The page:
Pharyngitis can be caused by many things. Sometimes when mucus from your sinuses drains into your throat, the drainage can make your throat feel sore, especially in the mornings. 90% of sore throats in adults are caused by viruses. Bacteria (such as strep) can cause a sore throat. Your throat may also feel sore if you smoke, breathe polluted air or drink alcoholic beverages. If you have hay fever or other allergies, a sore throat may be one of the symptoms. Most other sore throats are caused by viruses, which usually do not lead to serious problems.
Many of the illnesses that cause sore throats have similar symptoms. If you have a sore throat, you can treat the pain with acetominophen (Tylenol), ibuprofen (Advil) or naproxen (Aleve). If the soreness in your throat does not go away after 2 days, call the Health Center. You may need to have tests run to determine the cause of your sore throat.
Strep throat is caused by a type of bacteria called Streptococcus. The pain of strep throat often feels much like sore throats caused by other illnesses. What’s important and different about strep throat is that serious complications may occur if it is not treated with antibiotics.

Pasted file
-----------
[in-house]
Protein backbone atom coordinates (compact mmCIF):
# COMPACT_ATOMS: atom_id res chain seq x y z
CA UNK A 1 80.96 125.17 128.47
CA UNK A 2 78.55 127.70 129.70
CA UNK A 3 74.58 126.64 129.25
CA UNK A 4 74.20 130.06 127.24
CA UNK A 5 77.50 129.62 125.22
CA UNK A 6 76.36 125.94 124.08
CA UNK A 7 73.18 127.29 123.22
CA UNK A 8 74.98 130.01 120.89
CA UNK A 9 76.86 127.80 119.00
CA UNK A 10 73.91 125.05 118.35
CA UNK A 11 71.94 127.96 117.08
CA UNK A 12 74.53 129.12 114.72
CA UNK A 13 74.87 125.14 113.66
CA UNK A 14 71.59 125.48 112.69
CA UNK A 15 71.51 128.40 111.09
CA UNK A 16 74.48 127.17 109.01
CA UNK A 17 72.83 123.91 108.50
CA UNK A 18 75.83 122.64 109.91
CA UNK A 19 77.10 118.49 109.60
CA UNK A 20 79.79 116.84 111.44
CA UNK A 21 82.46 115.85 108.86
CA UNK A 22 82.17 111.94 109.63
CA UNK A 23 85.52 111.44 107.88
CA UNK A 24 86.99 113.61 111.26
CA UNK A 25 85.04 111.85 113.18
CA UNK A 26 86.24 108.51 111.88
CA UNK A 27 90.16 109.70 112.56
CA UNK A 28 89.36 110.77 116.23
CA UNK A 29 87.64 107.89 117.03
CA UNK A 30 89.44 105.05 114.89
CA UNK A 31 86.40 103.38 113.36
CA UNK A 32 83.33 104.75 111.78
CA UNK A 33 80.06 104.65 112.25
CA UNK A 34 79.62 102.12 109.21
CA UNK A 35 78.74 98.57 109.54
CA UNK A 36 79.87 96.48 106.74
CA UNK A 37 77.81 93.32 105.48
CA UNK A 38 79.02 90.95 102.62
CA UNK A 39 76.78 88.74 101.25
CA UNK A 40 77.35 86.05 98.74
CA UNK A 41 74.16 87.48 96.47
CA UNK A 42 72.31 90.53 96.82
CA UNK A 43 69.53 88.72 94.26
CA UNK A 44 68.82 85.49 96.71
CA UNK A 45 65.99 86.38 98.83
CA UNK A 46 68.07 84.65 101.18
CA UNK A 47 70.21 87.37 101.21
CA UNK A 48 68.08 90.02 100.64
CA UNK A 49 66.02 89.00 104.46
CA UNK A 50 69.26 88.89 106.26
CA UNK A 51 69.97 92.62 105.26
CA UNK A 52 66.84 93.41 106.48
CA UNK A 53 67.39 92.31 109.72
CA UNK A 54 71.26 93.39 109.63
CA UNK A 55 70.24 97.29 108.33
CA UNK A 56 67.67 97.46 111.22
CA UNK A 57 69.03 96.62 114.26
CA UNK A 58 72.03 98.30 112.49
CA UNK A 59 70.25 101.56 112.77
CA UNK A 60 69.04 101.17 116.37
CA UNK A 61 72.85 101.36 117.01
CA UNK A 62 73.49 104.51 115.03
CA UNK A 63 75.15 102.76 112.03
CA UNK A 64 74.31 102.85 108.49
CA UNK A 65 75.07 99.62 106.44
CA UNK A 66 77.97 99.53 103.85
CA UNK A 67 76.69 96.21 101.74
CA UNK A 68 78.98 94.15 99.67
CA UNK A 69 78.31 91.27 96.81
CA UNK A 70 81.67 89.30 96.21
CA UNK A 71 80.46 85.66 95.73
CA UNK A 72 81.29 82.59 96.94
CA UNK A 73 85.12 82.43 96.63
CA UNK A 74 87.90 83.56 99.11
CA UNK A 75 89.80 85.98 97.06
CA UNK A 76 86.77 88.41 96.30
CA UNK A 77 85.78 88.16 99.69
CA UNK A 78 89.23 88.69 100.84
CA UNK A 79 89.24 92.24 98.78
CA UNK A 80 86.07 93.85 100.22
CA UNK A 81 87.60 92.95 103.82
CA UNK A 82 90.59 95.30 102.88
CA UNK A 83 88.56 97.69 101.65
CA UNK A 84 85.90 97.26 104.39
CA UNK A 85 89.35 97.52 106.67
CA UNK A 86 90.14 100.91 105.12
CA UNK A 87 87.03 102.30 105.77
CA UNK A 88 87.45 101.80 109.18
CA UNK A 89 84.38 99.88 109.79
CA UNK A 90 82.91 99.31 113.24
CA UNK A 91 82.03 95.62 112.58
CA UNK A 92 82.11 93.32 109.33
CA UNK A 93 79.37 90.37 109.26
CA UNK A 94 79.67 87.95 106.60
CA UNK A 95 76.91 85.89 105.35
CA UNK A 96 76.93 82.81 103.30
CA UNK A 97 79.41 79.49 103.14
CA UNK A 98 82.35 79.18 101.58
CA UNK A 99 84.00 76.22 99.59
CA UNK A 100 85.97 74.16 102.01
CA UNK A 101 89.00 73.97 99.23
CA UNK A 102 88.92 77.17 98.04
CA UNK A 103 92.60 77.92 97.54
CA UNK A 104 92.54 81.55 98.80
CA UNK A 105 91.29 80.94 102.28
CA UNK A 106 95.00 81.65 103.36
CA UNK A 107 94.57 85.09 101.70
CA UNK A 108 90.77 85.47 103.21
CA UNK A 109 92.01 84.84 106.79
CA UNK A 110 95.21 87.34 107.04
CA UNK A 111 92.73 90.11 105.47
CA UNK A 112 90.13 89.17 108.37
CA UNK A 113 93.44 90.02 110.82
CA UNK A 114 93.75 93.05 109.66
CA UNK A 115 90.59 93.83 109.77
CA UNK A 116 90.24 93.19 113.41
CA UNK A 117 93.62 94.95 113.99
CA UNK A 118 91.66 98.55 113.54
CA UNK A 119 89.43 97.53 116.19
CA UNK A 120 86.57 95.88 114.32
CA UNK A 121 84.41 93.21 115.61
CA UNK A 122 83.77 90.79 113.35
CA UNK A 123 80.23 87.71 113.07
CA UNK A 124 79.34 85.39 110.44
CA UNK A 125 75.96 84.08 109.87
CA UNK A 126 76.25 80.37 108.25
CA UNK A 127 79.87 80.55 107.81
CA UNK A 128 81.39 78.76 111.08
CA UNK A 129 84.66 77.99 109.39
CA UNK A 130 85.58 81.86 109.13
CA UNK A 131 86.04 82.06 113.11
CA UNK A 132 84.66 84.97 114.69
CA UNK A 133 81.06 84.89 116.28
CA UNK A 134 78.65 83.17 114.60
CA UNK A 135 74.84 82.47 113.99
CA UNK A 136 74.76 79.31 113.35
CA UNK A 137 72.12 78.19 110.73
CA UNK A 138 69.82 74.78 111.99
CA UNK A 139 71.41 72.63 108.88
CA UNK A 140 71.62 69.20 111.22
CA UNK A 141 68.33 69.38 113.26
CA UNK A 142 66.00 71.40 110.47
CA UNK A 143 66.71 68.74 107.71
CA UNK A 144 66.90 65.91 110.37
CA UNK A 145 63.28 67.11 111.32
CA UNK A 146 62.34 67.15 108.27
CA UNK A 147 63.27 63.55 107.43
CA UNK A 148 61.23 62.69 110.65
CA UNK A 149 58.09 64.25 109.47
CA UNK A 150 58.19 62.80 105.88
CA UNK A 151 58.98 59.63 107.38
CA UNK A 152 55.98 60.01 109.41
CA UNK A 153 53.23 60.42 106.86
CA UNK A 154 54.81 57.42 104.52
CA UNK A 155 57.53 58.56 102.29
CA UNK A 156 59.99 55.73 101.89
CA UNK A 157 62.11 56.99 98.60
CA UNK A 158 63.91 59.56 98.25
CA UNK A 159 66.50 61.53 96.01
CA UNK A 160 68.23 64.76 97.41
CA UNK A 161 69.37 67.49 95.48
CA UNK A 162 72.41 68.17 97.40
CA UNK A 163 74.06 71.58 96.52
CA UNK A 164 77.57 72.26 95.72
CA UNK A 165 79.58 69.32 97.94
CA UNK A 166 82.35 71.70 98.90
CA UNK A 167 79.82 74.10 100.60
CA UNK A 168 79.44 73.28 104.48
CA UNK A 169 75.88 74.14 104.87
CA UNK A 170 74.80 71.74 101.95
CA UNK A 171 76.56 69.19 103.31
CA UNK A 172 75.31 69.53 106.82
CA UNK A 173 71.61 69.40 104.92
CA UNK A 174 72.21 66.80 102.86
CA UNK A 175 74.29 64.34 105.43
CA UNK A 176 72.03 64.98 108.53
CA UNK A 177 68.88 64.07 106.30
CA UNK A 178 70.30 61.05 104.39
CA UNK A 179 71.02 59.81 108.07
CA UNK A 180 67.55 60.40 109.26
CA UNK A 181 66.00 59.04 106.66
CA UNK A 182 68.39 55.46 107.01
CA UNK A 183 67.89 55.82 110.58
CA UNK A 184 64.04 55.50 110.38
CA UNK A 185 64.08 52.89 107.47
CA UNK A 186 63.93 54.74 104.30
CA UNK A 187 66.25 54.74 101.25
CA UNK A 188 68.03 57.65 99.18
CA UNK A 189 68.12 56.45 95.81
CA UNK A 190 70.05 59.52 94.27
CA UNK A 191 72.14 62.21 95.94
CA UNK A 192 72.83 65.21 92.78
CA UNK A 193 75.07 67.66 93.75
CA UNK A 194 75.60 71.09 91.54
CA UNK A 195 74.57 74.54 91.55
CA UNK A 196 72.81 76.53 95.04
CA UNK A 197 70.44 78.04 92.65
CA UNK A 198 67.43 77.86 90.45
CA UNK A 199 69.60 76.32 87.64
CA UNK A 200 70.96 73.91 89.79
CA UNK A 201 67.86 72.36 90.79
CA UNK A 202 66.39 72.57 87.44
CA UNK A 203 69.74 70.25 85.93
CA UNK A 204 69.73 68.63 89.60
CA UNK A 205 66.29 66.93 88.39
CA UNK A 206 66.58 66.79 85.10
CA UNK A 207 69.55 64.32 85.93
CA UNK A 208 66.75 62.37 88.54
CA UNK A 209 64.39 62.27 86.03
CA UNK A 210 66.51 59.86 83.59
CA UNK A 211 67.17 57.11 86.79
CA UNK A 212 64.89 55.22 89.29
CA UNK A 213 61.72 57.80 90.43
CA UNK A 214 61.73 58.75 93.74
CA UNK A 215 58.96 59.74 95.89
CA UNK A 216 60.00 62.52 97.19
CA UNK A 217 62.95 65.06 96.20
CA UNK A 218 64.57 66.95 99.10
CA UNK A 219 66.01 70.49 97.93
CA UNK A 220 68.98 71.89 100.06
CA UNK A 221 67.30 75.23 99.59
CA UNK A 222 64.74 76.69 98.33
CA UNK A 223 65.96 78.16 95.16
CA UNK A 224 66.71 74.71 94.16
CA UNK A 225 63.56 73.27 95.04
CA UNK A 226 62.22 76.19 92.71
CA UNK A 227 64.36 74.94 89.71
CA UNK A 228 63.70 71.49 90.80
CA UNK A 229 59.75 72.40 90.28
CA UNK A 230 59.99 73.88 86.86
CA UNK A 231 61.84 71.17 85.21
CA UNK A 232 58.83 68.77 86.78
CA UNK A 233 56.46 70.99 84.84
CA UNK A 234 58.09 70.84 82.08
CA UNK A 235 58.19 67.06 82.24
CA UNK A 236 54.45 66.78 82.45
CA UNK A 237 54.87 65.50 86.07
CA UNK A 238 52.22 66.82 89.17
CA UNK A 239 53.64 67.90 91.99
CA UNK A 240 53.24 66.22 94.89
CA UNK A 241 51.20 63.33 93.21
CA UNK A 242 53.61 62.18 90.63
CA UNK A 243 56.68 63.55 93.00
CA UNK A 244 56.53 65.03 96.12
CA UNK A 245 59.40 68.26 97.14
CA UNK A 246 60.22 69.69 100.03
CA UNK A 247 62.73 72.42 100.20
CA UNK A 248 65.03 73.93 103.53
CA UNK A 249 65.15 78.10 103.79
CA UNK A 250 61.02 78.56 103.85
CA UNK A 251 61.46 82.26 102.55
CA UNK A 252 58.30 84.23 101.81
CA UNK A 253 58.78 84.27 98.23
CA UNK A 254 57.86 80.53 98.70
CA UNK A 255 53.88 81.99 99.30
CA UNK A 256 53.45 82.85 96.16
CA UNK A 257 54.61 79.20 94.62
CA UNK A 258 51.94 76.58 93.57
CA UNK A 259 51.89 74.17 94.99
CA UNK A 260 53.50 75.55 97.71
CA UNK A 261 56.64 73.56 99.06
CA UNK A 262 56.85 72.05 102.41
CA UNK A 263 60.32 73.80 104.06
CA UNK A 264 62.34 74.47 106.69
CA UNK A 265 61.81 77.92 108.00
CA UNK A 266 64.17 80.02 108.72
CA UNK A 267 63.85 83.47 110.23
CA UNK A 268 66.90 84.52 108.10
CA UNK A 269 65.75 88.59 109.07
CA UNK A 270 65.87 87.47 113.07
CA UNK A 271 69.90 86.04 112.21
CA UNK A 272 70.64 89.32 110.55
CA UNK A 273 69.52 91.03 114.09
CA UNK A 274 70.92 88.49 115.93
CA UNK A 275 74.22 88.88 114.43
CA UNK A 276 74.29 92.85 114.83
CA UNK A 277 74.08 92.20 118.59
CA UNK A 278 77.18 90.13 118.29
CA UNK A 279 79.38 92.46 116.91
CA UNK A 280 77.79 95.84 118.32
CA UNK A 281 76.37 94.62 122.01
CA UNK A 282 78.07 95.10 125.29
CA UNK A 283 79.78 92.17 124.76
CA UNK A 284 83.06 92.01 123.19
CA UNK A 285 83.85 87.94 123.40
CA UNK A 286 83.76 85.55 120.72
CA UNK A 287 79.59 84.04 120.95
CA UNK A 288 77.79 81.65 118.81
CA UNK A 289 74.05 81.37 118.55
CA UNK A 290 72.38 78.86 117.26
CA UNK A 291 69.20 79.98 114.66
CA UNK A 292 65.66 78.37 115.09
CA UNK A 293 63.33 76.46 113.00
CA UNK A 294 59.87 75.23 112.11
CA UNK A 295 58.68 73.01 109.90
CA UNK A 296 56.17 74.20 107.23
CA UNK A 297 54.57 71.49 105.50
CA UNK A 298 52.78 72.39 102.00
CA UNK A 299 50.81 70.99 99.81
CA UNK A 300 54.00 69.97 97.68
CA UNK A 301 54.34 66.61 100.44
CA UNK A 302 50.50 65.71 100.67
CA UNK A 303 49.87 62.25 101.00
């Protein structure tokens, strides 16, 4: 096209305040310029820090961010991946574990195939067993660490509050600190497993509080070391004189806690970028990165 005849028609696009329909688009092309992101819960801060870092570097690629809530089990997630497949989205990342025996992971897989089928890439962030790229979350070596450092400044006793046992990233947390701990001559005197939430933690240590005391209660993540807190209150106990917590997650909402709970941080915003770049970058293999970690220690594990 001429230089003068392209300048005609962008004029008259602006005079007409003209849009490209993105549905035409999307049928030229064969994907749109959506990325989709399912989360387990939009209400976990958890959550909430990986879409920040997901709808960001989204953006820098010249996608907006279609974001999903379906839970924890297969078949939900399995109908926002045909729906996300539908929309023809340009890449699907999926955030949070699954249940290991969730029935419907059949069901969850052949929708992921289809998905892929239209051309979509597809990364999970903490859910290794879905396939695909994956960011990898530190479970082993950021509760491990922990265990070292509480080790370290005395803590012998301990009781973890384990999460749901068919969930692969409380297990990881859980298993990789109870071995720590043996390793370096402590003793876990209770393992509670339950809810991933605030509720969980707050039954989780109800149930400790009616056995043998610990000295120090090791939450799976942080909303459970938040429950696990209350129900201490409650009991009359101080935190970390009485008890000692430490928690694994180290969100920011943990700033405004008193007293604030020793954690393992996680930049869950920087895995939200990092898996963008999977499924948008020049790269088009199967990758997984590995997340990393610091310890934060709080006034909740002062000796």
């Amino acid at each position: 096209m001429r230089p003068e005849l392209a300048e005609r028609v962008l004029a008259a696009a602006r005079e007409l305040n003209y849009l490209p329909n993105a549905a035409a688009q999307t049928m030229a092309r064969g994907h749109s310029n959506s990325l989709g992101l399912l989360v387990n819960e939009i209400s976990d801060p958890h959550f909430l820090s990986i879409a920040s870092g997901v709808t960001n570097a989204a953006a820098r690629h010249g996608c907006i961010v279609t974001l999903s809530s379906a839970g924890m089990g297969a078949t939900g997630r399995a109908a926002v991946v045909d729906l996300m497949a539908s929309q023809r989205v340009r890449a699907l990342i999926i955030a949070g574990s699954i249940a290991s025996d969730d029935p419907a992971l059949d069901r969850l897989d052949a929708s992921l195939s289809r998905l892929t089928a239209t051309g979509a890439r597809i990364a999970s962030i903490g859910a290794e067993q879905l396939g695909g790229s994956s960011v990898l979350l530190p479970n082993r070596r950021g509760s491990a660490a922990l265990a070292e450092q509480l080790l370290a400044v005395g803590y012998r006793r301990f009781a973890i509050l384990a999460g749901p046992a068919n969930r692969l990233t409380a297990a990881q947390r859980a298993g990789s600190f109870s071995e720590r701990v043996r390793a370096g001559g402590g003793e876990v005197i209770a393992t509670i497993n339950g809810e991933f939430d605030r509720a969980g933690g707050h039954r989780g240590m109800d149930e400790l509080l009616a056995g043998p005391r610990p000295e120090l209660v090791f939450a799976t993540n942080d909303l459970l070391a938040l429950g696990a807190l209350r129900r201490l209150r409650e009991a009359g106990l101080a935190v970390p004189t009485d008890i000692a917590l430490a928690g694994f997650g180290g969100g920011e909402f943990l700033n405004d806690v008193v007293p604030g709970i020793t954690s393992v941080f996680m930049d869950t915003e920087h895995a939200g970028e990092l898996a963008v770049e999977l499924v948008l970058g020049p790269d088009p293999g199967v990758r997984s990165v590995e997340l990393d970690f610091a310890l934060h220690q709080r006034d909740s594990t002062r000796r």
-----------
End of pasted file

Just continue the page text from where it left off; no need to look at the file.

If you have signs of strep throat, such as fever, enlarged lymph nodes or white patches in your throat, your doctor will order a strep test. He or she may do a rapid strep test, a throat culture, or both. If your doctor thinks you have a viral infection such as infectious mononucleosis (mono), he or she will probably do a blood test.
If your sore throat is caused by strep, your doctor will order an antibiotic injection or an oral antibiotic to take for 10 days. It is very important to take all the oral antibiotic, even if you start feeling better after a few days. If a strep throat is present, others with sore throats who live with or have been close to the patient should be tested and/or treated. The antibiotic will prevent Rheumatic Fever and Rheumatic Heart Disease.
If a sore throat is a symptom of hay fever or another allergy, your doctor can help determine the causes of your allergies, or you may need to take medicine for your allergies.
Antibiotics don’t work against viruses. Antibiotics given inappropriately for viral illnesses contribute to the emergence of antibiotic-resistant bacteria. Infections caused by viruses usually just run their course. If you have a cold, your symptoms will usually go away within a week or 10 days. Symptoms caused by mono can last longer, sometimes for 4 weeks or longer. Your can help yourself feel better with the tips listed below.